McCauley Reed Vidrine. 1929 And Back.   Mitchell Reed, fiddle; Cory McCauley, accordion and vocals; Randy Vidrine, vocals and guitar.  Swallow Records LP-6090.  1991.  One 12″ disc. (Available from Swallow Records; P. O. Drawer 10; Ville Platte, LA 70586)

The title of McCauley, Reed and Vidrine’s album 1929 And Back refers to the pre-electric era of cajun music.  This is traditional Cajun music, as it is understood today from recordings and living memory.  Only three instruments are heard on the album:  cajun accordion, fiddle, and guitar, and they are heard without amplification.  The musicians are not septuagenarians but young men; the oldest was born in 1954.  Their style is unadorned but zesty.  The all-French vocals are in the traditional nasal manner, and the instruments relaxed but lively.  Most selections are vocal numbers though there are three instrumentals; all are either two-steps or waltzes.  It is a rare pleasure to hear such music played today, as contemporary cajun musicians play in styles heavily influenced by country music, rock and roll, or zydeco.  Moments evocative of the immediate, rural character of cajun music are provided by a bird’s cry heard at the end of one song and a hiccup during another.  The selections are lesser-known members of the Cajun repertoire, with one Tin Pan Alley song, “Lulu’s Back in Town,” sung in French.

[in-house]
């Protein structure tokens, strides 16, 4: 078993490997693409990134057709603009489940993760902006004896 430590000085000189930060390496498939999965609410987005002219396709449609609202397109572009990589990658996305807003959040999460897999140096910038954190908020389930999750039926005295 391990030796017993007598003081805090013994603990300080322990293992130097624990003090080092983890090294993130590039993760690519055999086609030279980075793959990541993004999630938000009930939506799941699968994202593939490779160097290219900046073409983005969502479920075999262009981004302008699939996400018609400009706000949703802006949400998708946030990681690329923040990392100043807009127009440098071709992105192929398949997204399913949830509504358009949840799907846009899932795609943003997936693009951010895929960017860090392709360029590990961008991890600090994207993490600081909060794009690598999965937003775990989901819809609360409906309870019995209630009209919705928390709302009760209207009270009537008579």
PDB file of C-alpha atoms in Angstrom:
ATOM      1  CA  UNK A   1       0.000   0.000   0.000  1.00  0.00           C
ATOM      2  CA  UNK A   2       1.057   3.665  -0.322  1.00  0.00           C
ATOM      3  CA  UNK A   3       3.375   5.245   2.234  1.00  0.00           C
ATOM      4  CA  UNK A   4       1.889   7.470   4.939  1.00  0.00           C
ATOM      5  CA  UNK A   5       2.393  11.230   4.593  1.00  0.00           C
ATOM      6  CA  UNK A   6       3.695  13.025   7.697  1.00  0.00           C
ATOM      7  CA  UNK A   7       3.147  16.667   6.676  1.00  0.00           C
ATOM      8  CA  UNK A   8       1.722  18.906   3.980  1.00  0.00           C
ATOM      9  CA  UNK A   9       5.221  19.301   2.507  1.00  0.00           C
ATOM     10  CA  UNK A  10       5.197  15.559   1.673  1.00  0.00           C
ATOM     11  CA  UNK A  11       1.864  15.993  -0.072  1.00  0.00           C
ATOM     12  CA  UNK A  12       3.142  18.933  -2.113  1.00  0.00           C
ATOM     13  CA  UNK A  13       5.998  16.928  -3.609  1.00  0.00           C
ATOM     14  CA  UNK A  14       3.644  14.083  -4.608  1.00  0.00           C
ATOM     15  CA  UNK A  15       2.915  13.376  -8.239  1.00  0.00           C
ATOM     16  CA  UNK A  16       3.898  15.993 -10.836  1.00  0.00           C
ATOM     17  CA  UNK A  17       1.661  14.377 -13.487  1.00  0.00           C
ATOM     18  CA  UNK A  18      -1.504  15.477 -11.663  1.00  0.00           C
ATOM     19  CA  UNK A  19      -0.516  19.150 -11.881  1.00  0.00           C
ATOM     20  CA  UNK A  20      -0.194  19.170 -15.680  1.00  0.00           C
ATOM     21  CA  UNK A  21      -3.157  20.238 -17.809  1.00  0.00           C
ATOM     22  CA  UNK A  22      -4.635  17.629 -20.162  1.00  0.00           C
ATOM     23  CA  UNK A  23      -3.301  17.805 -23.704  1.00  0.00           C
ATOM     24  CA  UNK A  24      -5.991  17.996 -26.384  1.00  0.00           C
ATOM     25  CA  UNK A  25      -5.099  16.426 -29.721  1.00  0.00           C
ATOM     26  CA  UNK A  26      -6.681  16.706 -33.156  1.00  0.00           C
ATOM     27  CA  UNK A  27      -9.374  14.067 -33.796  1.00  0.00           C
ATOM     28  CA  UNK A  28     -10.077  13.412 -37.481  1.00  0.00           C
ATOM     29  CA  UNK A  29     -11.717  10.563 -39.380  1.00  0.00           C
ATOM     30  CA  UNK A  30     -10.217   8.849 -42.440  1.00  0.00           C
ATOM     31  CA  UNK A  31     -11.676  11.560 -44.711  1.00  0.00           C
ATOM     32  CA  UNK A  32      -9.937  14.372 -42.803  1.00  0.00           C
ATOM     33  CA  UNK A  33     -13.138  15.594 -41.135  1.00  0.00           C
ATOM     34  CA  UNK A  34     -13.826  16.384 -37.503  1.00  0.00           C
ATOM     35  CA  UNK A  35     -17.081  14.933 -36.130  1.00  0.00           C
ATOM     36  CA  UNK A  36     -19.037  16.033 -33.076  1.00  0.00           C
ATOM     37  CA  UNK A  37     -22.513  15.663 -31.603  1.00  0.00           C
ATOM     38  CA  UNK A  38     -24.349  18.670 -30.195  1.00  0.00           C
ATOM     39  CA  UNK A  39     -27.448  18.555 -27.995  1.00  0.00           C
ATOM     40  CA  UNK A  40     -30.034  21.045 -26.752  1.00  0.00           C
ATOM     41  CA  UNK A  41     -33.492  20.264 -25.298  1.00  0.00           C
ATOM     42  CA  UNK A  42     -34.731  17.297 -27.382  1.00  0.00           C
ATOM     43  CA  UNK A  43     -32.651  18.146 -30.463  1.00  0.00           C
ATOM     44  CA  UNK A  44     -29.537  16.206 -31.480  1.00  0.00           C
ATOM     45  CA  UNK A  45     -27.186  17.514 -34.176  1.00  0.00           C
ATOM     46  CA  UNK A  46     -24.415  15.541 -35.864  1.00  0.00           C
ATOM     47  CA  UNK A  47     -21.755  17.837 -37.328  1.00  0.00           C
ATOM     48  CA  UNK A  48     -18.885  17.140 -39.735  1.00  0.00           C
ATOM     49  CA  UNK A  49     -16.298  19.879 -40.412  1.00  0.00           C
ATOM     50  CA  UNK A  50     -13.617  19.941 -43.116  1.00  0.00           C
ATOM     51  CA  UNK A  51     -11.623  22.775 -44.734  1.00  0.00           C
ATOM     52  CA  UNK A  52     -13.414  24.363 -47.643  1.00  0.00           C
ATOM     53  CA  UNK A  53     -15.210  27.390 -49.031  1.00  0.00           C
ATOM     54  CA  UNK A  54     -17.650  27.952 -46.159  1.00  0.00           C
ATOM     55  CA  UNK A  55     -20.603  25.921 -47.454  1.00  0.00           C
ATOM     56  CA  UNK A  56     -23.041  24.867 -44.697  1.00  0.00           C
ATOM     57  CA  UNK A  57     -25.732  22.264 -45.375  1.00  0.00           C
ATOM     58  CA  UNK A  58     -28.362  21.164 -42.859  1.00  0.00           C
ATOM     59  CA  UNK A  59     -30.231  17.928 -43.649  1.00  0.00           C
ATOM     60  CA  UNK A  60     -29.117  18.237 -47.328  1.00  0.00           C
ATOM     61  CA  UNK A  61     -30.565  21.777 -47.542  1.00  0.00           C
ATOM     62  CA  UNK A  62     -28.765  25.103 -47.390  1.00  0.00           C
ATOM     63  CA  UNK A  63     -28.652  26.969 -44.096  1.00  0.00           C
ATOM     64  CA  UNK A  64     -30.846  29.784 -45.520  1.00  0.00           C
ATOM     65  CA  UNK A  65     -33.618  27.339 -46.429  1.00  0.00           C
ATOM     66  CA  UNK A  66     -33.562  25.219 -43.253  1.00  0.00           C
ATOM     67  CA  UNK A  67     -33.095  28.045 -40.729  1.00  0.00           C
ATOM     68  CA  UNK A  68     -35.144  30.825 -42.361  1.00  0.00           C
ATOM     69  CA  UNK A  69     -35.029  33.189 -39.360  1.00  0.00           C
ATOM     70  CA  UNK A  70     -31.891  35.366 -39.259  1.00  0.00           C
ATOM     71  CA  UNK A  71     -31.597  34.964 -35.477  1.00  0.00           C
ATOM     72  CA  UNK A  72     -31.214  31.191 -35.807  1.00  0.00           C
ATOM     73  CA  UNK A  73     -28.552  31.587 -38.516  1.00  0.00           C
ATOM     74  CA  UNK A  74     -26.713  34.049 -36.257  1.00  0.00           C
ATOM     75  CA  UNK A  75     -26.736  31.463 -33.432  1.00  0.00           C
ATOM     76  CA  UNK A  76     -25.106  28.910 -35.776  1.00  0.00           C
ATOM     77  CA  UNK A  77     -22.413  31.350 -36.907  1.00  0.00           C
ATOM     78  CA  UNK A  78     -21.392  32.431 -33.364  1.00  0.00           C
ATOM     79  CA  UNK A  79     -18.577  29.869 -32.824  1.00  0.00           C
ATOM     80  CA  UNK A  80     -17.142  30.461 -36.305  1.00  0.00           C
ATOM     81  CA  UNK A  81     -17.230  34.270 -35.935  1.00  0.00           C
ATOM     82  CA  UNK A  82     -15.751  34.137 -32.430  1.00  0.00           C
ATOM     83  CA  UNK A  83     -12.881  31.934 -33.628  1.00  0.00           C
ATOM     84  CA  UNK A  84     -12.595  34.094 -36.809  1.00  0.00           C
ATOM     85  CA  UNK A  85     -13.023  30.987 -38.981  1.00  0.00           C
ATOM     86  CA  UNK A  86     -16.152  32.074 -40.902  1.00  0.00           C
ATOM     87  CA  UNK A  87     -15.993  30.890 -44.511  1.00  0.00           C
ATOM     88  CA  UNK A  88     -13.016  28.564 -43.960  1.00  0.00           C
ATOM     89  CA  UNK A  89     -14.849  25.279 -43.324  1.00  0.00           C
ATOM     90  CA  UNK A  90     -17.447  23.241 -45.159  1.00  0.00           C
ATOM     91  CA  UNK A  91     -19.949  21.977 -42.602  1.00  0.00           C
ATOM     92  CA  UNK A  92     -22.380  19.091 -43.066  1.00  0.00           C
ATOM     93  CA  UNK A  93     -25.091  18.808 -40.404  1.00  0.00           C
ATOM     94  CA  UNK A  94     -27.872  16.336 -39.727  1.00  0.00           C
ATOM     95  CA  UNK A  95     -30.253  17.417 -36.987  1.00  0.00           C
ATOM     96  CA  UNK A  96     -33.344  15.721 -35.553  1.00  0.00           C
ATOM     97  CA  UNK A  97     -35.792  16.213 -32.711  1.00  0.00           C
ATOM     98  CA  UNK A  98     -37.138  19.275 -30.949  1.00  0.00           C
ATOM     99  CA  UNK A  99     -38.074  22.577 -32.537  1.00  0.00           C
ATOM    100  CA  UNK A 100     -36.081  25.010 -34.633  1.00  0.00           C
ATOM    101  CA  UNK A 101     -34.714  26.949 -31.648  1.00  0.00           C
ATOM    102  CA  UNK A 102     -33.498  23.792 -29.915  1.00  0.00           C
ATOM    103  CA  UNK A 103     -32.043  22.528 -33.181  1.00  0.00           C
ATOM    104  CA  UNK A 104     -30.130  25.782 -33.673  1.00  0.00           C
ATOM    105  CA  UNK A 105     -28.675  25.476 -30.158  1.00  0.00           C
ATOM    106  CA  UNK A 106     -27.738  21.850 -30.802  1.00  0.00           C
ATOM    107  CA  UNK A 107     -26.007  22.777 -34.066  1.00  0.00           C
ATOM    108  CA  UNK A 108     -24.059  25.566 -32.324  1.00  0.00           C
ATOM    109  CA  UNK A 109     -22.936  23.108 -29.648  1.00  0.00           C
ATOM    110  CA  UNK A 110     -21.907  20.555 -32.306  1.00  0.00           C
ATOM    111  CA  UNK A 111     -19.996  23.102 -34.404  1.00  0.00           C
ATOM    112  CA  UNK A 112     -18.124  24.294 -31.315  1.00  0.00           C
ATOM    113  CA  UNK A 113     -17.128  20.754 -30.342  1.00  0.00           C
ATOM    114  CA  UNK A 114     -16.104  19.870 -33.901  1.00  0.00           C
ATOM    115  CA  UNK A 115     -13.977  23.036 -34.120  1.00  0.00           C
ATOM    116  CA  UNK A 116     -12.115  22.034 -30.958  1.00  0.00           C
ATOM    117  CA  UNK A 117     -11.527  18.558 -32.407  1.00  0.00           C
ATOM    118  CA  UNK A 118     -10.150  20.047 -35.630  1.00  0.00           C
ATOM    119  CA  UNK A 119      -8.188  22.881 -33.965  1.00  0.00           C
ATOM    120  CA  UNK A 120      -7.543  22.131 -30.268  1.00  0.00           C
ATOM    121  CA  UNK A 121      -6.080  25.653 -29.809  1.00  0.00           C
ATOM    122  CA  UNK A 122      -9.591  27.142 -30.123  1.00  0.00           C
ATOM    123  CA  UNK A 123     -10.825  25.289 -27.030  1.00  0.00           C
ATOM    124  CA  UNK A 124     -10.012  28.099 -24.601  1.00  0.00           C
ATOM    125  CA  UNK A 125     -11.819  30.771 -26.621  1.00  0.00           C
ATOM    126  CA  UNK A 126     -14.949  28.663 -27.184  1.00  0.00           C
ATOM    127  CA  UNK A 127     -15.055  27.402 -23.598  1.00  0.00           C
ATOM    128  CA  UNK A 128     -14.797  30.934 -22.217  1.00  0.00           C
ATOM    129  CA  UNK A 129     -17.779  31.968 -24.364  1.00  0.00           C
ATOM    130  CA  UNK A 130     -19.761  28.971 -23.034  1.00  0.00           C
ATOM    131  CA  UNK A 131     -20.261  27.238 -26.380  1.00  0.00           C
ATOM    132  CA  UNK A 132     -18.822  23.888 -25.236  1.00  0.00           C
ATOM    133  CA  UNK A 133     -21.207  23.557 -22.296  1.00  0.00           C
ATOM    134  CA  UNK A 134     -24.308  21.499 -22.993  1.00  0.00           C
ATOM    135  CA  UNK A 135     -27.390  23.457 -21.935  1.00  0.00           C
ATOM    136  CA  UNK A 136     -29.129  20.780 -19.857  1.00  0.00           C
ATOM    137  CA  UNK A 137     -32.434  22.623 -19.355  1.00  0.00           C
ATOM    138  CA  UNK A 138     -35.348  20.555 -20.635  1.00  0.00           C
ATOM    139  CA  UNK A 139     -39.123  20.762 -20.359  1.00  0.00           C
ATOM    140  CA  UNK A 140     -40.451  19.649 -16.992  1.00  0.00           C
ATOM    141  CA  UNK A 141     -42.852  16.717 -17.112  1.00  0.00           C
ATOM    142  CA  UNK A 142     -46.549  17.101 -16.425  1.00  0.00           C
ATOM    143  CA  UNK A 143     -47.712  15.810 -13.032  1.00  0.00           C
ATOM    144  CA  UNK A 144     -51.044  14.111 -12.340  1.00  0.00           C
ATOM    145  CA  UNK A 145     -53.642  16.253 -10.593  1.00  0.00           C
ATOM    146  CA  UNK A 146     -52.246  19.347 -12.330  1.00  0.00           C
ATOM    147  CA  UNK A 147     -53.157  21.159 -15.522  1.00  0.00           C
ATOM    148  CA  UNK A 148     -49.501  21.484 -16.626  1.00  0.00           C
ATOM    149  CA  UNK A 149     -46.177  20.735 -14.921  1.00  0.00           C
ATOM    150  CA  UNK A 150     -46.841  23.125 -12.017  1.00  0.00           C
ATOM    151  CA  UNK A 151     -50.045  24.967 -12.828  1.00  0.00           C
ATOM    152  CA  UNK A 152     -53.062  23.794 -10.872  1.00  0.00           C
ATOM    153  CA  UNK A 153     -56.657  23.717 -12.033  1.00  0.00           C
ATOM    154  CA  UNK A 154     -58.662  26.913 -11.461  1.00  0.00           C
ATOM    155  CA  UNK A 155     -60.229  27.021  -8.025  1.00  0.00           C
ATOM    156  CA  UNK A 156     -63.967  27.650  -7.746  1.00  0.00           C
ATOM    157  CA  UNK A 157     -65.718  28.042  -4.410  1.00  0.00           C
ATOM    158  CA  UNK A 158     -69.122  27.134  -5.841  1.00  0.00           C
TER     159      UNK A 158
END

[First appeared in the Sonneck Society Bulletin vol. 18 (Fall 1992): page 140.]

[This excellent LP has not appeared in CD form.  Mitchell Reed has gone on to other bands: Tasso and  Charivari.  He’s also played with BeauSoleil and others.  Randy Vidrine was also in Tasso,  Charivari and The Lafayette Rhythm Devils.  Cory McCauley has made one excellent CD, “Play That Thing, Yeah, Jack.”  He does not regularly record or perform, unfortunately.]